Thursday we headed back to the museum for the “Mammoths: Ice Age Giants” exhibit. This one was more kid friendly, so it was a little busier. I didn’t mind, however, as long as I got to see the one thing I had come for: Lyuba the mummified baby mammoth. I learned about how she was only a month old when she died due to asphyxiation in the bottom of a mud hole or swamp. Then she was covered with permafrost, which preserved her for 42,000 years! You couldn’t take pictures, so I took a long time in front of her case, just admiring her perfect little trunk and the tufts of hair in her ears. It was like time traveling, almost too unreal to wrap your head around. Who would have guessed that we would ever be able to see a mammoth? Though poor Lyuba suffered a terrible fate, I am so thankful for the circumstances which brought her to us. She is truly a treasure. After the exhibit, we took a tube ride to check out Little Venice and the pretty boats there. We didn’t spend too long there, however, as we had yet another excursion planned that night.

Picture of a picture of Lyuba

Picture of a picture of Lyuba

The special trip was to Brighton. While it was a touristy little place, I quite enjoyed it. We walked around the Royal Pavilion and the surrounding gardens, all built with an Indian influence. If it weren’t for the chill in the air and the incessant wind, I wouldn’t have guessed we were in England anymore. We saw Choccywoccydoodah, a chocolate shop famous here because it has a TV show. Then to Brighton Pier, which was like a carnival out on the water. There were arcade games, rides, ice cream, doughnuts, and cotton candy. Unfortunately it was very windy, as I’ve said previously, so many of the rides were closed due to “severe weather.” 😦 We ended up strolling around and eating the famous doughnuts, which were oh so delicious. The only problem was that every time you would open your mouth for another bite, your hair would blow in!

DSCF6196

Brighton Pier

On the last day of our “last hoorah,” Sayali and I took the train to Cambridge. It was a beautiful day for exploring, and we walked around all the colleges and took pictures of the castle-like buildings. We kept getting harrassed by guys asking us if we had gone punting yet, and started making up elaborate excuses even though we planned to go later in the day. After walking around what must have been the entire city, we stopped for lunch at The Eagle. This was my special request, as it is the pub Watson and Crick frequented while working on their research, and is the first place they announced their discovery of the double helix structure of DNA. They even had DNA-themed menu items! I had the DNA torte: Dark chocolate, Nougat, and Amaretto with a chocolate double helix on top 🙂 We also got some appetizers here, which we thought would be small…needless to say, I will not want to eat whitebait for a VERY long time. Then after lunch, we finally went punting. Oh my, SO fun! We did not rent our own punt but took the 45 minute guided tour, which was enjoyable for several reasons: 1) we learned about the colleges and bridges along the river, 2) neither of us fell in the water, and 3) we got to watch other people make fools of themselves and we laughed for a solid 45 minutes straight. One guy lost his pole and used a tupperware container to paddle back to it! There were crashes and traffic jams galore. Though we elected not to this time, if I ever go back, I will definitely try my hand at punting.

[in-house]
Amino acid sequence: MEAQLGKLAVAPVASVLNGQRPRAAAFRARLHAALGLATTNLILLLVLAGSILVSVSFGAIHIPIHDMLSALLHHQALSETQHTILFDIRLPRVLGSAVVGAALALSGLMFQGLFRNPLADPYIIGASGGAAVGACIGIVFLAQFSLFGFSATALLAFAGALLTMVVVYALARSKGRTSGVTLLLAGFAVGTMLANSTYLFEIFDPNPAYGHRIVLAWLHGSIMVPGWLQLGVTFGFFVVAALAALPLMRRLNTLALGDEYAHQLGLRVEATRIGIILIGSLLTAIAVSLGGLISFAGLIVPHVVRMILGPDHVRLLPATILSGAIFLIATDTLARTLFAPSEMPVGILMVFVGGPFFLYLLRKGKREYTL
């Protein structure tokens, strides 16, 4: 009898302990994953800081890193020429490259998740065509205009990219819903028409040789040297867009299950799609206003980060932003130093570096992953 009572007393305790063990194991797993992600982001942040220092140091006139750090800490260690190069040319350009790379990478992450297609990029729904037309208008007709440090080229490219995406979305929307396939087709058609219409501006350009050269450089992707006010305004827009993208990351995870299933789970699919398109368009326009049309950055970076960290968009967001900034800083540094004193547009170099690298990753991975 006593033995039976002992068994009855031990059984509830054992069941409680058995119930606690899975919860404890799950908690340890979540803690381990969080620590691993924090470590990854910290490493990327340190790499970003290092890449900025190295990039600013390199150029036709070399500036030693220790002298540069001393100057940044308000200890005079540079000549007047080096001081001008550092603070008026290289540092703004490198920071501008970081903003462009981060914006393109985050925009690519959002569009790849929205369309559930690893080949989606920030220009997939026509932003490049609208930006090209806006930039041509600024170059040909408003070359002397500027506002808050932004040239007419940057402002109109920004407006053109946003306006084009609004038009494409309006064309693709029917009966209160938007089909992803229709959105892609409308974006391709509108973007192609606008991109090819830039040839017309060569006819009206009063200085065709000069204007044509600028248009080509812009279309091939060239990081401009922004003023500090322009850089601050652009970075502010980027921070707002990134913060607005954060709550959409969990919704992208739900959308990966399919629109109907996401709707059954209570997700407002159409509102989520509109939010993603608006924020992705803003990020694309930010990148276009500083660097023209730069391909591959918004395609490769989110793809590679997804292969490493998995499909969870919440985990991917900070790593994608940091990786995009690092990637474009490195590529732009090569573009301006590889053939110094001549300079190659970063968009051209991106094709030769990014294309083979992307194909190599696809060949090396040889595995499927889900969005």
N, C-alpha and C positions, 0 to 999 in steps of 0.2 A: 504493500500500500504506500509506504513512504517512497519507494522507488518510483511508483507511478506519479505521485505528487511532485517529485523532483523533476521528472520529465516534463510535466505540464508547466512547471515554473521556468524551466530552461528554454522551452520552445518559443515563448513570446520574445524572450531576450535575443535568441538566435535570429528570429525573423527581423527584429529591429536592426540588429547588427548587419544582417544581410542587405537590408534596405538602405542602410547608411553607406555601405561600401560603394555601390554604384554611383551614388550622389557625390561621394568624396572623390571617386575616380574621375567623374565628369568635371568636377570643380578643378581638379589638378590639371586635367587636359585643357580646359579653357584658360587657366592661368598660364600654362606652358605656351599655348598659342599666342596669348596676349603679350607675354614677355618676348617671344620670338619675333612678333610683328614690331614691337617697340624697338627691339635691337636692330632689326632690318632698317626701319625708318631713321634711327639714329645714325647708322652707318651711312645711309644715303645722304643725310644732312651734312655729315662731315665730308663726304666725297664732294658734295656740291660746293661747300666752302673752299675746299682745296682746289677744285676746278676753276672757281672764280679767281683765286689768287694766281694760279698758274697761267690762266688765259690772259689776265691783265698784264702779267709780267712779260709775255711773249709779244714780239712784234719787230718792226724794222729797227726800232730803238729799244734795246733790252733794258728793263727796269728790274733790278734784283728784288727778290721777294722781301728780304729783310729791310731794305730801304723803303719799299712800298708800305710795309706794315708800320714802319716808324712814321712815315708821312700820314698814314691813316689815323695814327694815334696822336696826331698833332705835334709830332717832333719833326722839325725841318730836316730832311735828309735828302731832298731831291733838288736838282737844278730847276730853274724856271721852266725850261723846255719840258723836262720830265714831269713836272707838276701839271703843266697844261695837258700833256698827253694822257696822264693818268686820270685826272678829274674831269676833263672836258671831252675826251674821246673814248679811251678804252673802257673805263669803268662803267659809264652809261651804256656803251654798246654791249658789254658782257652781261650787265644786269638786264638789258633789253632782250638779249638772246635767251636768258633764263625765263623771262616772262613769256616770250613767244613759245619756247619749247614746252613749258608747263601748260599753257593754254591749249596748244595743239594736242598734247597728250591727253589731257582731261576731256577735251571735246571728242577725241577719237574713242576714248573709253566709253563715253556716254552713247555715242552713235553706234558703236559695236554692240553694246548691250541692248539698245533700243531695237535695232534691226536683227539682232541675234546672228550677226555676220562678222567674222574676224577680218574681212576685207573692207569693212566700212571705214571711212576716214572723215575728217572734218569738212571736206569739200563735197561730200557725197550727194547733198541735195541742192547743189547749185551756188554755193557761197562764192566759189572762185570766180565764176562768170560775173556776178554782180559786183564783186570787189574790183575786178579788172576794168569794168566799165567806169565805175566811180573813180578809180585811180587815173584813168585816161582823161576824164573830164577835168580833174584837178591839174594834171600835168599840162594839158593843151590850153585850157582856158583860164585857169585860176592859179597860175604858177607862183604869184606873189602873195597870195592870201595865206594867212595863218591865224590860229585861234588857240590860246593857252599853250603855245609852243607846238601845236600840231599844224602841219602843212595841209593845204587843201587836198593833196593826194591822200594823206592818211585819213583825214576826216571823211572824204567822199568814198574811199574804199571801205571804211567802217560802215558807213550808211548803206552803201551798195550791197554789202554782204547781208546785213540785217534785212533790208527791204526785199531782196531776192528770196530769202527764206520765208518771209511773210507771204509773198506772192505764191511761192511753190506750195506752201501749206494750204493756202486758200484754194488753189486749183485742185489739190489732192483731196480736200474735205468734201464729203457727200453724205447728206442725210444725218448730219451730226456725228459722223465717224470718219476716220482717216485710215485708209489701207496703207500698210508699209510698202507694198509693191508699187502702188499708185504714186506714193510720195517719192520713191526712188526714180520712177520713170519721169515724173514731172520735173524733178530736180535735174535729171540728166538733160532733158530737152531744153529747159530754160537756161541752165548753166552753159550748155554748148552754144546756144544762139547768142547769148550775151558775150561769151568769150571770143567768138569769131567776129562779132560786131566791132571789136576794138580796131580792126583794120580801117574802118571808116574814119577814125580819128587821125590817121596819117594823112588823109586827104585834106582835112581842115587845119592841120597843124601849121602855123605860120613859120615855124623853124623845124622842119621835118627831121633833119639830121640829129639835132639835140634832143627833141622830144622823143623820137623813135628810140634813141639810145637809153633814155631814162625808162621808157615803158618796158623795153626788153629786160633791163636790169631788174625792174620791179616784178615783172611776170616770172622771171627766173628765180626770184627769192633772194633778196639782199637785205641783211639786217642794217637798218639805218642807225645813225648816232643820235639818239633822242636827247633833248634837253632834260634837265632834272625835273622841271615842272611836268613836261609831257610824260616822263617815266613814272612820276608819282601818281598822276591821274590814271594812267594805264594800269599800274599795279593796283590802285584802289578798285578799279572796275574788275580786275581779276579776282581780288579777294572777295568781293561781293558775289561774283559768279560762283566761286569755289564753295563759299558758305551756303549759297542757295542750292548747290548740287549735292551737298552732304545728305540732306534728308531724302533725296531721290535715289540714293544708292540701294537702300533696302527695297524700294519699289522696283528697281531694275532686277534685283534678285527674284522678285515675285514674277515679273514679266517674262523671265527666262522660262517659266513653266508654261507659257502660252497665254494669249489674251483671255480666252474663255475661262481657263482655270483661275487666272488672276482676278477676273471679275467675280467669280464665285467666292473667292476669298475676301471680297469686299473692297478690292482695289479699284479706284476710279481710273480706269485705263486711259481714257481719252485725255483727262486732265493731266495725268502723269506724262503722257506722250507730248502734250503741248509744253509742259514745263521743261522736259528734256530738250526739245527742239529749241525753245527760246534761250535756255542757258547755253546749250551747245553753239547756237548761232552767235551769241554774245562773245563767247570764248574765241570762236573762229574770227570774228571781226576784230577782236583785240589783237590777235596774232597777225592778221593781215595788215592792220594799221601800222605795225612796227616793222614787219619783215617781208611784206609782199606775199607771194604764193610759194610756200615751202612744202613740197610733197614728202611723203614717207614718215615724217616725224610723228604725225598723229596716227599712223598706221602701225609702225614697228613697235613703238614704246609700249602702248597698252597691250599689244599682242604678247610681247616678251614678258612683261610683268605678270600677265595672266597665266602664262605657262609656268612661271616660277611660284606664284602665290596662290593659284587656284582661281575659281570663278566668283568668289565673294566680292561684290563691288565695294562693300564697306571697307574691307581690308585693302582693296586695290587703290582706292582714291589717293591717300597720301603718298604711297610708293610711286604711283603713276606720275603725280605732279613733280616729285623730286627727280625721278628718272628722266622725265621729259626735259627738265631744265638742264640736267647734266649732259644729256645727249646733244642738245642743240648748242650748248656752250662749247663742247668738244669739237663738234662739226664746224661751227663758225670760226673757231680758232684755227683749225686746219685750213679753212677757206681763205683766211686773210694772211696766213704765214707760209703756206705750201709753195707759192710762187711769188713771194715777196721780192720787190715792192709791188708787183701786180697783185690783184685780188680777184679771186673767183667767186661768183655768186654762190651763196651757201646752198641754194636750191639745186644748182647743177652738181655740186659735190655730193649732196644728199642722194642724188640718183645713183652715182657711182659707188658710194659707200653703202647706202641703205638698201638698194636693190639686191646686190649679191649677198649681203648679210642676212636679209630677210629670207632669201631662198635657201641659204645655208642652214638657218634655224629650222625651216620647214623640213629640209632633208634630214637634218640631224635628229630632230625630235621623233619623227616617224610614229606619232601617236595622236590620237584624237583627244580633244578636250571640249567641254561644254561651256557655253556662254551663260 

Punting!

Punting on the River Cam

Well, I think that about sums it up. It was a great way to end my time here with some dear friends, especially my favorite neighbor, Sayali. It was very sad having to say goodbye to them on Sunday before they flew home 😦 But I must say, as usual, she planned a wonderful trip!

I will be trying to fit in one more post before I go, but I have to get a lot of packing and cleaning done first…
michiganmalorie

travel quote2